A month or two ago I had to replace my car. I bought a 2019 Ford F-150 XL with slightly higher-than-average mileage for its age and an impeccable service record. The truck is in great shape, and, supply chains being what they are in 2022, I paid more than I wanted to for it.
It still cost less than a replacement battery for an electric vehicle.
OK, maybe not every replacement battery for every electric vehicle — but Tim Edterdahl of “Pickup Truck Plus SUV Talk” fame looked into the costs of battery replacements for an F-150 Lightning, which he’d been driving for a week to review, and he found some pretty startling numbers.
There are two possible batteries for the Lightning, the standard, designed to give the driver about 230 miles of range, and the extended range version, which increases that to about 300 miles, Esterdahl said.
Esterdahl is clearly the kind of guy who wants to get the bad news out of the way first, as he showed a screen shot of the price for the extended range battery to start.
It was $35,960.
That’s not a typo; the decimal point is in the right place. If you’re first thought was, “That’s more than I paid for my whole car!” you’re not alone.
Esterdahl said that was for the battery only, though he estimated that labor to install it would be “fairly inexpensive.”
If that seems high, you could always opt for the standard range battery for a mere $28,556.47. (I bet the dealership would spot you that 47 cents if you asked really nicely.)
For comparison, the Platinum edition of the F-150 Lightning Esterdahl had been driving all week retails around $96,000. Add the cost of a replacement battery to that, and you’re well into six figures.
But “hold on a minute,” Esterdahl said.
“Why are we caught up in this idea that the battery is going to fail? I think I’m hearing that time and time again,” he said. “Hey, did you cellphone battery fail? Did you computer battery just fail?”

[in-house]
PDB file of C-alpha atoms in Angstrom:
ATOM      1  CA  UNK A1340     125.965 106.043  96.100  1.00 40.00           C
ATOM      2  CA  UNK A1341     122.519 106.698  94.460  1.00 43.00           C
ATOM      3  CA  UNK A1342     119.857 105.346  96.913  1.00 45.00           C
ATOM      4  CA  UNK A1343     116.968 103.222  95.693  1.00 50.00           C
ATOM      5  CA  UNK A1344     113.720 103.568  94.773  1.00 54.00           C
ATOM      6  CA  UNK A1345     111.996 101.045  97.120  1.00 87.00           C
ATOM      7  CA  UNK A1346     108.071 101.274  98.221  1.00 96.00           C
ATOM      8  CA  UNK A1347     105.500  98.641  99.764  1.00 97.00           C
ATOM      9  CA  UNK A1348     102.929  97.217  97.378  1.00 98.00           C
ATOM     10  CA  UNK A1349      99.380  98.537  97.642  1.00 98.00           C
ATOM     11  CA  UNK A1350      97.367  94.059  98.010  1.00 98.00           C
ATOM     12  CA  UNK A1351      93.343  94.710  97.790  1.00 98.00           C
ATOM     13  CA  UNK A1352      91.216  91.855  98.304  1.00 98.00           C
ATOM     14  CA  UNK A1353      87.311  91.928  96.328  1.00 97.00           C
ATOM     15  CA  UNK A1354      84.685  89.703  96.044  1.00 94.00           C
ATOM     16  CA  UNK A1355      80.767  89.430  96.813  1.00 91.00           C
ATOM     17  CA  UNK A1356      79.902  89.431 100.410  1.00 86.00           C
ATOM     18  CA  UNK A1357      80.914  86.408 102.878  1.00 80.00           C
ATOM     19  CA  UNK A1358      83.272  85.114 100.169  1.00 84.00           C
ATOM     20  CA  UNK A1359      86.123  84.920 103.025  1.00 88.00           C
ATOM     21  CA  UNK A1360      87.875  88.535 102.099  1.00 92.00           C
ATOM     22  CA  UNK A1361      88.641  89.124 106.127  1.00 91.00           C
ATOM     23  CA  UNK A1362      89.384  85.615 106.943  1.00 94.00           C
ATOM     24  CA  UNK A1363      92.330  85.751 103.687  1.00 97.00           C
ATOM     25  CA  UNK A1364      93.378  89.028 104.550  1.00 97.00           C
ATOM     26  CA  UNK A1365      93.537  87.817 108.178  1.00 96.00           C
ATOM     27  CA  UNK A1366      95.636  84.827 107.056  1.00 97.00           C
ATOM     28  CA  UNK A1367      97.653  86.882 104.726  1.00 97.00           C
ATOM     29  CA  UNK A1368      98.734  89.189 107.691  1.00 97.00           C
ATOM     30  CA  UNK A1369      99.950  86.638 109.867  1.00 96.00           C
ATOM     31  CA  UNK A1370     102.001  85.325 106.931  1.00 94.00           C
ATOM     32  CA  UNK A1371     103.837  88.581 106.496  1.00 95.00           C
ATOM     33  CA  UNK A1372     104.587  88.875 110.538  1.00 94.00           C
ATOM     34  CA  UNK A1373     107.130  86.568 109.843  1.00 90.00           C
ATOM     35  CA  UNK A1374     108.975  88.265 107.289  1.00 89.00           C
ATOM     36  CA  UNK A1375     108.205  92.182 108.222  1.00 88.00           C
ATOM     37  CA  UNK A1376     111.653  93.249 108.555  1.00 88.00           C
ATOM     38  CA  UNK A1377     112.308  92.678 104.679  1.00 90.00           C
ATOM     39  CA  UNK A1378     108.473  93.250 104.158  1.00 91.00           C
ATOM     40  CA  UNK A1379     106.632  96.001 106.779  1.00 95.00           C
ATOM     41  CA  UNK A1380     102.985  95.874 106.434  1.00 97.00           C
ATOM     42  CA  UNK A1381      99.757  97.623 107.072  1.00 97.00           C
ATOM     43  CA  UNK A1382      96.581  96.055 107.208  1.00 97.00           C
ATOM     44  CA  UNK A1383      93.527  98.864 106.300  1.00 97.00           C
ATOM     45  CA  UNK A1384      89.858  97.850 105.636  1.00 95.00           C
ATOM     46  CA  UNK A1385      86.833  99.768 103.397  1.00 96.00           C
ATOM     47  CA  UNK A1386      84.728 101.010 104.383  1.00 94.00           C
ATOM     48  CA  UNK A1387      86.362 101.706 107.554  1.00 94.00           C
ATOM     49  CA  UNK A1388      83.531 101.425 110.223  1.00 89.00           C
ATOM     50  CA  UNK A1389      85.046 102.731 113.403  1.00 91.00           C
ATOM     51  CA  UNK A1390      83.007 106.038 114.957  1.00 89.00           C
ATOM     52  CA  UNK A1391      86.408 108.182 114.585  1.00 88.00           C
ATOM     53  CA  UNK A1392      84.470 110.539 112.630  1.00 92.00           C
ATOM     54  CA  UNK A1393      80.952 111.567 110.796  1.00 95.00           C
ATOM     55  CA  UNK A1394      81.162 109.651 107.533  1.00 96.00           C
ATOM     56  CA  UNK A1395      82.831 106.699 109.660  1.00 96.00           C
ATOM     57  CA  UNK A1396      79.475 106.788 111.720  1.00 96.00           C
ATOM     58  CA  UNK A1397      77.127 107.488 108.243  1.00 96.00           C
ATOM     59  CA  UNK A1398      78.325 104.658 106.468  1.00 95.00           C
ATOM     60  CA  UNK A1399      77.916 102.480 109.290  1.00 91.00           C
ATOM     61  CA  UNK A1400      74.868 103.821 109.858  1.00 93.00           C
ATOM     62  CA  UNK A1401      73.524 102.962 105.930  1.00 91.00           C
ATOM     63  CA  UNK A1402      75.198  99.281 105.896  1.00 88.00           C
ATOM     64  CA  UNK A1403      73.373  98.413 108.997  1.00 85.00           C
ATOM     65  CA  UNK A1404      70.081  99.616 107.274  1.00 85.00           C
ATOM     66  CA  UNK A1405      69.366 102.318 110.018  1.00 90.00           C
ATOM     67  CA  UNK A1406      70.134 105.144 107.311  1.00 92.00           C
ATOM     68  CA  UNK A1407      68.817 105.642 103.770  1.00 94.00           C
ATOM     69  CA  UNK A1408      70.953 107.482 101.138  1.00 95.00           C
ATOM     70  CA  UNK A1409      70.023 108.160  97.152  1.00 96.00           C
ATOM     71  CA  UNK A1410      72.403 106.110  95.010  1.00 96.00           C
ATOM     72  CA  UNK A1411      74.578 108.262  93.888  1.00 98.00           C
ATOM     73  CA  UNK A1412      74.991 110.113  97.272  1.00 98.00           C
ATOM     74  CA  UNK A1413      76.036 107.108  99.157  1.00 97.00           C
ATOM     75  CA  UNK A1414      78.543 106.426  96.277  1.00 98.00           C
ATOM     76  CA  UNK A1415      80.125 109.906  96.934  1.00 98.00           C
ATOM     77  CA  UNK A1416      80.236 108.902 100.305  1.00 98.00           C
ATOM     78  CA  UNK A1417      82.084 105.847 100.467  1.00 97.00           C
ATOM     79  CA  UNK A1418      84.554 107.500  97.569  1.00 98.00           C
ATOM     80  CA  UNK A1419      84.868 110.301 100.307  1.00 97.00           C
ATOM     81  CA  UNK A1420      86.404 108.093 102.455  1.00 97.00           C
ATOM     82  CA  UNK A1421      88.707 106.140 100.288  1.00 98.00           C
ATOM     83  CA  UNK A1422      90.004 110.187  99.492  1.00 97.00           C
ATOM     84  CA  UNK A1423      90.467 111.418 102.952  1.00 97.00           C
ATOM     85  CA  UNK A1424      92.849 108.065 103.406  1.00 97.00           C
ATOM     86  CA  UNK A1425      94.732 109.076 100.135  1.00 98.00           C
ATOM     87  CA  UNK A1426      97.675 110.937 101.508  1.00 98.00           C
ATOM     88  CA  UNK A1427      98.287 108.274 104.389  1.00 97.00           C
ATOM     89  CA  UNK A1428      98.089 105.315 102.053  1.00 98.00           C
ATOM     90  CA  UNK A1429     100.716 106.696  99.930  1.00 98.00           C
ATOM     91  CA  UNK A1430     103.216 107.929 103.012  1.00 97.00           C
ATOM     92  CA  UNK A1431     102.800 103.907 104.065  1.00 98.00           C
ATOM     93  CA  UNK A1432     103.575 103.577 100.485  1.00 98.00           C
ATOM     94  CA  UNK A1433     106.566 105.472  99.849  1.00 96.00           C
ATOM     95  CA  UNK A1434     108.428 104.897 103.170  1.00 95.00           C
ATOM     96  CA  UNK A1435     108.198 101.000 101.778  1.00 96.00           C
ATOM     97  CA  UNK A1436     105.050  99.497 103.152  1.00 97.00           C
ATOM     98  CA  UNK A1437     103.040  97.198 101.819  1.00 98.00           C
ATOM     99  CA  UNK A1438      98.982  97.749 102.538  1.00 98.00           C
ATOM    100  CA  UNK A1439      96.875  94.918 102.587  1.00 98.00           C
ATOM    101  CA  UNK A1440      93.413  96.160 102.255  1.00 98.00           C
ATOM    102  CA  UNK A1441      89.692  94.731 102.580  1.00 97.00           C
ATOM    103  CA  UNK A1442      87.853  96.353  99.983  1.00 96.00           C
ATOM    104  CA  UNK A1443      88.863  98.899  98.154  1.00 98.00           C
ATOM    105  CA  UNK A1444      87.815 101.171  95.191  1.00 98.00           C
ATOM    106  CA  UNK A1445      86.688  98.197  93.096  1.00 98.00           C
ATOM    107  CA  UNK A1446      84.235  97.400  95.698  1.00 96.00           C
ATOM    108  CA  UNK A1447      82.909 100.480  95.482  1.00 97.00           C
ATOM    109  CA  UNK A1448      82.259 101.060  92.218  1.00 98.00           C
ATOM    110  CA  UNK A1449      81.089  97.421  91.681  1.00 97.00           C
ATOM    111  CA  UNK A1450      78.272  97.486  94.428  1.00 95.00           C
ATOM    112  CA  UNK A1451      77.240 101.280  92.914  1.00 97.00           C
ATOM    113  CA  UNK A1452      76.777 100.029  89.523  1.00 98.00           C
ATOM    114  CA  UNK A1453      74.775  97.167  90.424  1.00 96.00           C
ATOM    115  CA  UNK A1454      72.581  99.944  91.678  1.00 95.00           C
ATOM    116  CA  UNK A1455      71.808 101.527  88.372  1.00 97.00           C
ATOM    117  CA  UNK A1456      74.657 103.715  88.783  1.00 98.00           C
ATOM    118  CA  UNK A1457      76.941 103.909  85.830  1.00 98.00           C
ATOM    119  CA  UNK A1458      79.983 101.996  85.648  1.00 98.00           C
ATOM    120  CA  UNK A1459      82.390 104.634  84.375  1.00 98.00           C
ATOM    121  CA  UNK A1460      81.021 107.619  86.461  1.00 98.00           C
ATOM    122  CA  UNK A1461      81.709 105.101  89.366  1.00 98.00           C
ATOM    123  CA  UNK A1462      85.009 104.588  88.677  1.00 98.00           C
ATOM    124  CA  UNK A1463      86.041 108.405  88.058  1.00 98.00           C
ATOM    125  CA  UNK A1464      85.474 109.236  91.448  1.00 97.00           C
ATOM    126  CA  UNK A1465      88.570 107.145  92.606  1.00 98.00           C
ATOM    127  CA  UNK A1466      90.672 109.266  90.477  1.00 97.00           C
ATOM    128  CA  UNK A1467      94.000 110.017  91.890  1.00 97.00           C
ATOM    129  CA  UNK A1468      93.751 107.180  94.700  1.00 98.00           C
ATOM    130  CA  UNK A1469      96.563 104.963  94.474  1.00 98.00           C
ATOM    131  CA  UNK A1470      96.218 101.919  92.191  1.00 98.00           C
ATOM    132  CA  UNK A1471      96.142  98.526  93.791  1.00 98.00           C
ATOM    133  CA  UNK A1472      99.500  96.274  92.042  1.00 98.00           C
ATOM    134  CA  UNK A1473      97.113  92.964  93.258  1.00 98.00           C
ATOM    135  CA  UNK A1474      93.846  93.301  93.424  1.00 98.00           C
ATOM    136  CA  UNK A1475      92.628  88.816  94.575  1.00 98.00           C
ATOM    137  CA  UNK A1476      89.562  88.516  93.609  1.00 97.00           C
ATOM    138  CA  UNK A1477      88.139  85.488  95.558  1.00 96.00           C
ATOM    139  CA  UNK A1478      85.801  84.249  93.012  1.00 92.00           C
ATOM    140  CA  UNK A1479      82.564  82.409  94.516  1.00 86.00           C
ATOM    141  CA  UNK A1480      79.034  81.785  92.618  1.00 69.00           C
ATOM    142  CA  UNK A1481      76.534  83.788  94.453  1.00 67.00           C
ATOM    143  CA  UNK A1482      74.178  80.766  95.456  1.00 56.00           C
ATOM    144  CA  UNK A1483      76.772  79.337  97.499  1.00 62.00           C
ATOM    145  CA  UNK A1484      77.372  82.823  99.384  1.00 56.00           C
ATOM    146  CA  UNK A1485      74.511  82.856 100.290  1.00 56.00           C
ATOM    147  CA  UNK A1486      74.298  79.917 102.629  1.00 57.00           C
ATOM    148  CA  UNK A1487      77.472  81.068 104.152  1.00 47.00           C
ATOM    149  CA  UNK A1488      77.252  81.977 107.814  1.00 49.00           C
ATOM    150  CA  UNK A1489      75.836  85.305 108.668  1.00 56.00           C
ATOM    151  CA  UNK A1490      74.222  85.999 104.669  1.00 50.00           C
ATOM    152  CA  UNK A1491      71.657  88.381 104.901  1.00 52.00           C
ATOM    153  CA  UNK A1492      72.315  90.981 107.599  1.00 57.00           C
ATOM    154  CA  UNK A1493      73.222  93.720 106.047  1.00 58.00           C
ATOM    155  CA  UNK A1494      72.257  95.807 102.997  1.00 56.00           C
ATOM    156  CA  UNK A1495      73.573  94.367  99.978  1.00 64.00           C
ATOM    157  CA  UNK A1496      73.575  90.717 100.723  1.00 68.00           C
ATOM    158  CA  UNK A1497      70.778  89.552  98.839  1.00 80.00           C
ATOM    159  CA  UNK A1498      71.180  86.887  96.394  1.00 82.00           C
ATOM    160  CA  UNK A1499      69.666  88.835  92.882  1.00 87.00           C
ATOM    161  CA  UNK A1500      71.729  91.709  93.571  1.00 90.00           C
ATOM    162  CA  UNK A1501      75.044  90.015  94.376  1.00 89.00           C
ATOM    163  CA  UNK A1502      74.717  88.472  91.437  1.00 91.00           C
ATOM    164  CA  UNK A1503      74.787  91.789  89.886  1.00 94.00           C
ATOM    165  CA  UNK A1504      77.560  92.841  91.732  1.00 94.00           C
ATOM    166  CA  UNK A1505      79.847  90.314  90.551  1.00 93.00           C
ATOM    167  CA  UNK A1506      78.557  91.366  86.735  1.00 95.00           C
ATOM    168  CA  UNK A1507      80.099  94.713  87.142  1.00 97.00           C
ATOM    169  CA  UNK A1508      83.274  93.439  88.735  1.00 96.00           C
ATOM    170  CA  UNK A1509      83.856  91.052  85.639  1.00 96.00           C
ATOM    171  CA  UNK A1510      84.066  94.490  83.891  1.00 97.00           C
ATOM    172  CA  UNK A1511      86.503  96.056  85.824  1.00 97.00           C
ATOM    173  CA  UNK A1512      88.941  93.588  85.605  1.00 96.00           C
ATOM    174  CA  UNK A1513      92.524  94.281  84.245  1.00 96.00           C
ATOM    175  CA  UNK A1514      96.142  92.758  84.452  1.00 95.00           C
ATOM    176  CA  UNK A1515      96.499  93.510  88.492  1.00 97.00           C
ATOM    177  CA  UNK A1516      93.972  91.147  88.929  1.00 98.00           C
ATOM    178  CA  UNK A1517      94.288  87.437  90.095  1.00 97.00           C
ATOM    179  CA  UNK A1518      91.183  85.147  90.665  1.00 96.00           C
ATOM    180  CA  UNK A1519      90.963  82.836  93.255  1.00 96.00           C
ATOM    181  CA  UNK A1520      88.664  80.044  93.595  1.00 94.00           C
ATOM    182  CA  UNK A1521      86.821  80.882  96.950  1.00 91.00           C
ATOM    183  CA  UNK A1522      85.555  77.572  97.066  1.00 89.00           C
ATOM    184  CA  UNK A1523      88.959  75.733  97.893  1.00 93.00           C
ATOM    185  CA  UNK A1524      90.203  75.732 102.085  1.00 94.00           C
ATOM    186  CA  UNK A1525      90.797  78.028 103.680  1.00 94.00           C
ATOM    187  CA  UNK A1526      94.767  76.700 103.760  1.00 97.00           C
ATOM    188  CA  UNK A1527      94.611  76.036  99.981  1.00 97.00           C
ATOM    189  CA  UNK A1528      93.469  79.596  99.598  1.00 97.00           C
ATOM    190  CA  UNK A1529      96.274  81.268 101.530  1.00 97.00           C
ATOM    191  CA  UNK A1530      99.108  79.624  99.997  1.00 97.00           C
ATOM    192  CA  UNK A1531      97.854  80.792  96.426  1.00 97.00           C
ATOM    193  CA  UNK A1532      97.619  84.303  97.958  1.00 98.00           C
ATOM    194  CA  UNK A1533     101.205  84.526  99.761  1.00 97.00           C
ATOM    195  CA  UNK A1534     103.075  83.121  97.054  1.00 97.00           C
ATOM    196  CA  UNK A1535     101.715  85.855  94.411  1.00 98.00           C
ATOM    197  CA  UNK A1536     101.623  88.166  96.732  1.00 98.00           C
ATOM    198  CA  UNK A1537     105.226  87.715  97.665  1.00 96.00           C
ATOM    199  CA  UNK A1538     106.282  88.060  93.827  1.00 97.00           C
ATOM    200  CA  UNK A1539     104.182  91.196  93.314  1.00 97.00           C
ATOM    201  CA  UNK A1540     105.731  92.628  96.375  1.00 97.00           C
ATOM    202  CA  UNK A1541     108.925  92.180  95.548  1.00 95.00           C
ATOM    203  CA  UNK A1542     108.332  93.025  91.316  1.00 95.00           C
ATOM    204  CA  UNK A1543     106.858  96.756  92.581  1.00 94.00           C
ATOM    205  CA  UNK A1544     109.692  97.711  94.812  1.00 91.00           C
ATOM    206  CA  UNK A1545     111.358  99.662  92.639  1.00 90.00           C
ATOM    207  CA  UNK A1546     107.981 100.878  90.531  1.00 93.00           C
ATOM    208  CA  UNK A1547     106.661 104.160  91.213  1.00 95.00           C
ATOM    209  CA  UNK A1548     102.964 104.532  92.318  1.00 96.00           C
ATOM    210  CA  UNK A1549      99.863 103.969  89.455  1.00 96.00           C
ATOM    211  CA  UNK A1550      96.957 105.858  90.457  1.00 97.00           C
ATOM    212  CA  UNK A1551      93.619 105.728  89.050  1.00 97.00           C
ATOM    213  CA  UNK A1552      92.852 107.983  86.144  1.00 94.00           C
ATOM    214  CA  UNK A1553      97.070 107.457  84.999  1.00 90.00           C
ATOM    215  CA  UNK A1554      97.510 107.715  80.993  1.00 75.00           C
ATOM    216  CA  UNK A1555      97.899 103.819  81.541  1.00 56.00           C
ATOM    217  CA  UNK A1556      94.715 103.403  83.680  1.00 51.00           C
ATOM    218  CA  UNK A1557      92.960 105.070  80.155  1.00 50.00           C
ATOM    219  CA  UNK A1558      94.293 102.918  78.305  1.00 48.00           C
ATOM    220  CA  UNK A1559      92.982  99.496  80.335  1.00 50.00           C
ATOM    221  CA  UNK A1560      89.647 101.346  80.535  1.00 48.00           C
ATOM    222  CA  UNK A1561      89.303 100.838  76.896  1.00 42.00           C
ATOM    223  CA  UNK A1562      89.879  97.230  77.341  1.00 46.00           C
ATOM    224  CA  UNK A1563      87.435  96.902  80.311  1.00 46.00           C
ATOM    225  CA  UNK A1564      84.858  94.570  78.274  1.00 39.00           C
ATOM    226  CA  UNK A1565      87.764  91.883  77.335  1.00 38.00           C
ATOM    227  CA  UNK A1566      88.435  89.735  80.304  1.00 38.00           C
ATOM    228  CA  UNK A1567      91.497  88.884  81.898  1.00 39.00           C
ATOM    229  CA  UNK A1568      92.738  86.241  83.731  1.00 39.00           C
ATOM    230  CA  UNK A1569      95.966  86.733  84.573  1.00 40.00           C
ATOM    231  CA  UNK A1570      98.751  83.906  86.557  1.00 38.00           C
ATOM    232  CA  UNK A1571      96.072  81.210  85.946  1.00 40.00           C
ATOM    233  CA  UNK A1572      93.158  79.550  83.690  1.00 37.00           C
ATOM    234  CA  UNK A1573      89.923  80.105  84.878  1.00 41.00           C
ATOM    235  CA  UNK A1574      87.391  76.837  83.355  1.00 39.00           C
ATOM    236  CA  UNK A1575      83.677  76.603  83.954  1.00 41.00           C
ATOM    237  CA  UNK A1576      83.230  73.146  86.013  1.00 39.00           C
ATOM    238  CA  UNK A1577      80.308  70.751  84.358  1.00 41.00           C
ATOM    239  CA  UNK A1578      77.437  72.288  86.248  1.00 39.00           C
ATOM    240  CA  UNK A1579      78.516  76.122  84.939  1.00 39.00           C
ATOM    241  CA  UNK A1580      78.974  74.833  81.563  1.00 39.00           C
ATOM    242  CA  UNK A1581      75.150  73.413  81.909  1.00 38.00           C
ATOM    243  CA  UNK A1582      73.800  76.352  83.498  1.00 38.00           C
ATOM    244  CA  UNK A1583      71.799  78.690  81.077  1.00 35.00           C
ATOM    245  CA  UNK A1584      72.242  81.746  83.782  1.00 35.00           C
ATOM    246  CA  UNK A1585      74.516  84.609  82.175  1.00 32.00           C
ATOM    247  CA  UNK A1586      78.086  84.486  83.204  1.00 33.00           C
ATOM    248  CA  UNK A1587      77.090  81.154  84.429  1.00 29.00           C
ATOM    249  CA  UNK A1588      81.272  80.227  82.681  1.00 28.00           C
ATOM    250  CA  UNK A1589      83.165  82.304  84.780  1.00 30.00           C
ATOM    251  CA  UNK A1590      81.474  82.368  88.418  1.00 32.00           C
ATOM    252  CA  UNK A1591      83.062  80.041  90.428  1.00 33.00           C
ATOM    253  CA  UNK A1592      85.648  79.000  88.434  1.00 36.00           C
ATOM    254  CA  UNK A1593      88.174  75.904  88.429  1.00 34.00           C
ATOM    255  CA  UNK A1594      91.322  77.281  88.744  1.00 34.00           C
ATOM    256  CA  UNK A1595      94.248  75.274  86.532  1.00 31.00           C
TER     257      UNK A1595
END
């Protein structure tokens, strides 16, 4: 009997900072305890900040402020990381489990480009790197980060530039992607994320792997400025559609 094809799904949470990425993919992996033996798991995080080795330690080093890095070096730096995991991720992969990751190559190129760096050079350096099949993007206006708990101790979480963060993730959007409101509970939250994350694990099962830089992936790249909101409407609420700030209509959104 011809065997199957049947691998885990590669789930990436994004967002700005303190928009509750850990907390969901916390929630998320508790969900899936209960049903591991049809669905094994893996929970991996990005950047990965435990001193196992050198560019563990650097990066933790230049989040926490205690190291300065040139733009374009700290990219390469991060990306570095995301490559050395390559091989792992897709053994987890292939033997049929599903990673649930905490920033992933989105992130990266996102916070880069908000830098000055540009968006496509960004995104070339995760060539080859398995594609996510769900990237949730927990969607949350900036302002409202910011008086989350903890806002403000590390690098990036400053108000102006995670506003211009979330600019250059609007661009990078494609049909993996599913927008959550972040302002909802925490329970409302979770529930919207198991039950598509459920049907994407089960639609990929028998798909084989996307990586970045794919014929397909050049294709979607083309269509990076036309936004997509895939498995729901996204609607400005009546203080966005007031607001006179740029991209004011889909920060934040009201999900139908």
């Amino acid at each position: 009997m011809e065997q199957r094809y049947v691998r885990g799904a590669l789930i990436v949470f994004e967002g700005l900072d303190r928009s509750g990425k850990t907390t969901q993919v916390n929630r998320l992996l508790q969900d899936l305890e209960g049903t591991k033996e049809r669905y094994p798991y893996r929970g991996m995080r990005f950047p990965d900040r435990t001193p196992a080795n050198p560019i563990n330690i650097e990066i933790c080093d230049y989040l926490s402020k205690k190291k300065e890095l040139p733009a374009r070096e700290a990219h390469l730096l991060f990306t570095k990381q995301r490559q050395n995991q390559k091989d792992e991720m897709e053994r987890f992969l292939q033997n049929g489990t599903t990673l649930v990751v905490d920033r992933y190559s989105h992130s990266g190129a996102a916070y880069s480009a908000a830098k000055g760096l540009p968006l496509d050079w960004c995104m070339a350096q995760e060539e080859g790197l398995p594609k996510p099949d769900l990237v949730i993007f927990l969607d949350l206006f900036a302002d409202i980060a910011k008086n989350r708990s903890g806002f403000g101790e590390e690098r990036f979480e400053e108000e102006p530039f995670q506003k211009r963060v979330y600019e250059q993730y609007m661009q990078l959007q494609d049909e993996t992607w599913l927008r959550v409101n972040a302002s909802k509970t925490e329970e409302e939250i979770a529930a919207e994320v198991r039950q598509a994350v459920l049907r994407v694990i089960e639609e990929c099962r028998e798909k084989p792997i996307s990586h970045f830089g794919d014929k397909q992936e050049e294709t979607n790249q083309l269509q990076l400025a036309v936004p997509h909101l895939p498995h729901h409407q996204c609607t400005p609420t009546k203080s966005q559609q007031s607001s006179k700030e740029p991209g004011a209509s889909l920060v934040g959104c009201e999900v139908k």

“Could a battery just die?” he asked. “Yeah. Could a new Ford F-150 truck engine just die? Yeah. They both could die.”
Esterdahl used Tesla and the Chevrolet Bolt as examples of how batteries can degrade over time, since both of those vehicles have been on the road long enough now to have something of a track record to go by.
Citing an online report from Autoweek, Esterdahl argued that batteries will degrade at at rate of 2 to 3 percent annually — more often if the owner fast-charges often. Treat the battery poorly and it’ll degrade faster, Esterdahl said, just like any other piece of equipment.
He cited another video blogger who treated his EV’s battery poorly and now gets about 270 miles of range from it instead of the 320 he started with.
You can watch his entire video here:
Esterdahl also read from Ford’s warranty that the battery in the Lightning would be covered by warranty for the first eight years or 100,000 miles, saying that he expected replacement batteries would be significantly less expensive by then. And because of improvements in technology, that theoretical replacement battery you buy on your own dime in, say, 2030 after your warranty is up, could charge faster, last longer and offer more range.
“You gotta keep all this stuff in perspective,” he said.
This article appeared originally on The Western Journal.
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